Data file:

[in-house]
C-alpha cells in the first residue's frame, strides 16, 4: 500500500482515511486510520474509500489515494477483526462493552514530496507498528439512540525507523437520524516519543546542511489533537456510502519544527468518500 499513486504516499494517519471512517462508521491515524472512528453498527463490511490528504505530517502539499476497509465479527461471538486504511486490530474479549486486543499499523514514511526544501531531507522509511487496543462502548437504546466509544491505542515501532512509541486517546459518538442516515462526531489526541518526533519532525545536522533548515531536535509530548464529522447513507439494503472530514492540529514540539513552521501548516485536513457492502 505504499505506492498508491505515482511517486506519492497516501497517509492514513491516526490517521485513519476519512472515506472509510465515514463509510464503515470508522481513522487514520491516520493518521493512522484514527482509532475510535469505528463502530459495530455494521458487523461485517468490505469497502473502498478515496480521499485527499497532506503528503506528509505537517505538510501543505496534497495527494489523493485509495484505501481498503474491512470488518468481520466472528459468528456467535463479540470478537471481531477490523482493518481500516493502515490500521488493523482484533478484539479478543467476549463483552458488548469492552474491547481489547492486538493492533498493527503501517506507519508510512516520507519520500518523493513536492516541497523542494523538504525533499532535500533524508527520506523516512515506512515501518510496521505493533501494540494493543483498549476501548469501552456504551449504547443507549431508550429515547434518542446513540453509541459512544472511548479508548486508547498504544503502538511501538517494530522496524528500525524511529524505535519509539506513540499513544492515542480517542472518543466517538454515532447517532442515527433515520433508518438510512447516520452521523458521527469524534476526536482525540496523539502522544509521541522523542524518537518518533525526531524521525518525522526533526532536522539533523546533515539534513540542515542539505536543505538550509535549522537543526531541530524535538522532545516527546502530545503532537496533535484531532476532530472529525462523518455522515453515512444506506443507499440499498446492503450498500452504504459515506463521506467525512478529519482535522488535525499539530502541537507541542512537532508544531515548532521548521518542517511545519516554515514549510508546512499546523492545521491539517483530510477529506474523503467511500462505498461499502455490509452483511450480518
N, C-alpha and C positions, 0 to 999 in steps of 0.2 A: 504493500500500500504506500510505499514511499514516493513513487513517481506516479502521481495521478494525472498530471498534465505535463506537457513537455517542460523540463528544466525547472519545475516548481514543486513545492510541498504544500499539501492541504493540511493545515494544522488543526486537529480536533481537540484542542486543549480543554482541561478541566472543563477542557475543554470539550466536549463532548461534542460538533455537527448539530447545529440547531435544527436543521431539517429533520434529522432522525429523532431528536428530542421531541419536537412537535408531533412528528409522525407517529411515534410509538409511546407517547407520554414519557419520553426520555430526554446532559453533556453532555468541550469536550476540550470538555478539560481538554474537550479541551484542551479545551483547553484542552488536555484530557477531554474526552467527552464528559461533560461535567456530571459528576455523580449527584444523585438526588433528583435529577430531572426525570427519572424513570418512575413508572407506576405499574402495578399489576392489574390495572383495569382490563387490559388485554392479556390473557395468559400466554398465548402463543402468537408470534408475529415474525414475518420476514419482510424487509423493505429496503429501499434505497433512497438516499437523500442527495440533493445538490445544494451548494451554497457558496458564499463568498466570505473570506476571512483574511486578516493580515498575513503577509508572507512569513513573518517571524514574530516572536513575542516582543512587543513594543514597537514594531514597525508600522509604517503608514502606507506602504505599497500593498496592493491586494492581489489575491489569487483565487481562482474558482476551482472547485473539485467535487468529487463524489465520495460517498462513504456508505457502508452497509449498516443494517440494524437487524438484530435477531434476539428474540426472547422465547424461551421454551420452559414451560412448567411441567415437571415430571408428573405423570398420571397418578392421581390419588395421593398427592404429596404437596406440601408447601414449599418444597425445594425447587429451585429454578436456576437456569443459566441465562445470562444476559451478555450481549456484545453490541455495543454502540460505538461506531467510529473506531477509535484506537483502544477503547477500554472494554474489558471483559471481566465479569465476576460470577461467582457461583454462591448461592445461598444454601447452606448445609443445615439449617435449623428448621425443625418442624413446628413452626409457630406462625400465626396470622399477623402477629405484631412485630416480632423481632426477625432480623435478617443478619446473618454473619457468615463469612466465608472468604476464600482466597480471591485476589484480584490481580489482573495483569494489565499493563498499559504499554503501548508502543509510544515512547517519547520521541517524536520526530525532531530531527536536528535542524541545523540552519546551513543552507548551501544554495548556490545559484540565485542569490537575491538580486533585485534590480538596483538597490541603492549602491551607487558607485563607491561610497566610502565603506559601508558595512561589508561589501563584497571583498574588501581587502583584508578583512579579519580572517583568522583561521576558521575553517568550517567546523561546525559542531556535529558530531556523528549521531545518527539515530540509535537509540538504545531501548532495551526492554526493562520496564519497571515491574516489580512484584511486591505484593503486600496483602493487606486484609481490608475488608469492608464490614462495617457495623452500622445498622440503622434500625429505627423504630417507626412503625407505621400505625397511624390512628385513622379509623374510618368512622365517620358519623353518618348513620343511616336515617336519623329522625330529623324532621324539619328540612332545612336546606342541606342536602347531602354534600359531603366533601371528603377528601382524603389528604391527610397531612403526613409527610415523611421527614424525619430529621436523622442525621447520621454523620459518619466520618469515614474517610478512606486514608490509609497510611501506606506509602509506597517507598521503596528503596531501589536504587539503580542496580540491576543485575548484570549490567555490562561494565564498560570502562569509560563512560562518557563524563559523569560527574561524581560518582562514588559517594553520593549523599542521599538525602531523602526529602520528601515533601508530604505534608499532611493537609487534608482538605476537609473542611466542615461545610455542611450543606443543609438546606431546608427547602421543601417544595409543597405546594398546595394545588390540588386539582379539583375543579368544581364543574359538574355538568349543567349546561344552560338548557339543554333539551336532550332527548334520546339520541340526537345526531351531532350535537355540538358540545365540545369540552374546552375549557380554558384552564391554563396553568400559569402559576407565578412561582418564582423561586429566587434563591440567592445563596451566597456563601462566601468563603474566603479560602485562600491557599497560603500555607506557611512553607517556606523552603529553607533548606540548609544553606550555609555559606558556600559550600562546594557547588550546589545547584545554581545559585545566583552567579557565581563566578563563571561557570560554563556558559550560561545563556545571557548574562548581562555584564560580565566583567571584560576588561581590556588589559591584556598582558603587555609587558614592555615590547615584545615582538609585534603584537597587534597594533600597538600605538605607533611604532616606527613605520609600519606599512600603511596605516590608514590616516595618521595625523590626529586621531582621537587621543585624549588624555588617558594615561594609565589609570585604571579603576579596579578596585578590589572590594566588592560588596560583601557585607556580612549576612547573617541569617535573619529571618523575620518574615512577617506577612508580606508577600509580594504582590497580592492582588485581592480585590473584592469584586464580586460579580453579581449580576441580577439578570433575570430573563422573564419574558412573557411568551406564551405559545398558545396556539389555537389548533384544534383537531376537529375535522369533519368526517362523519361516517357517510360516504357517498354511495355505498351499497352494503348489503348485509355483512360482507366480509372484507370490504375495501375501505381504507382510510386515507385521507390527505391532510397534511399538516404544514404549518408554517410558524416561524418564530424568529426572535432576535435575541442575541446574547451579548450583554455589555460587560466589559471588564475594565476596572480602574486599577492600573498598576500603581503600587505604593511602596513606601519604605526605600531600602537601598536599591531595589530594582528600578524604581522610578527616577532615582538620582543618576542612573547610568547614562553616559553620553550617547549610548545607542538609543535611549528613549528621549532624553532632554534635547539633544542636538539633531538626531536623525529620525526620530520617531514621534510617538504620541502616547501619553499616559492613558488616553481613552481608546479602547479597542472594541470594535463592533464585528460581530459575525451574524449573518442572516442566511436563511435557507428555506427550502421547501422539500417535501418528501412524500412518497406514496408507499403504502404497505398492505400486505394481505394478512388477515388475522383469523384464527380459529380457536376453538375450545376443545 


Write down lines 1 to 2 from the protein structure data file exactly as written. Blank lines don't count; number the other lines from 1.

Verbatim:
[in-house]
C-alpha cells in the first residue's frame, strides 16, 4: 500500500482515511486510520474509500489515494477483526462493552514530496507498528439512540525507523437520524516519543546542511489533537456510502519544527468518500 499513486504516499494517519471512517462508521491515524472512528453498527463490511490528504505530517502539499476497509465479527461471538486504511486490530474479549486486543499499523514514511526544501531531507522509511487496543462502548437504546466509544491505542515501532512509541486517546459518538442516515462526531489526541518526533519532525545536522533548515531536535509530548464529522447513507439494503472530514492540529514540539513552521501548516485536513457492502 505504499505506492498508491505515482511517486506519492497516501497517509492514513491516526490517521485513519476519512472515506472509510465515514463509510464503515470508522481513522487514520491516520493518521493512522484514527482509532475510535469505528463502530459495530455494521458487523461485517468490505469497502473502498478515496480521499485527499497532506503528503506528509505537517505538510501543505496534497495527494489523493485509495484505501481498503474491512470488518468481520466472528459468528456467535463479540470478537471481531477490523482493518481500516493502515490500521488493523482484533478484539479478543467476549463483552458488548469492552474491547481489547492486538493492533498493527503501517506507519508510512516520507519520500518523493513536492516541497523542494523538504525533499532535500533524508527520506523516512515506512515501518510496521505493533501494540494493543483498549476501548469501552456504551449504547443507549431508550429515547434518542446513540453509541459512544472511548479508548486508547498504544503502538511501538517494530522496524528500525524511529524505535519509539506513540499513544492515542480517542472518543466517538454515532447517532442515527433515520433508518438510512447516520452521523458521527469524534476526536482525540496523539502522544509521541522523542524518537518518533525526531524521525518525522526533526532536522539533523546533515539534513540542515542539505536543505538550509535549522537543526531541530524535538522532545516527546502530545503532537496533535484531532476532530472529525462523518455522515453515512444506506443507499440499498446492503450498500452504504459515506463521506467525512478529519482535522488535525499539530502541537507541542512537532508544531515548532521548521518542517511545519516554515514549510508546512499546523492545521491539517483530510477529506474523503467511500462505498461499502455490509452483511450480518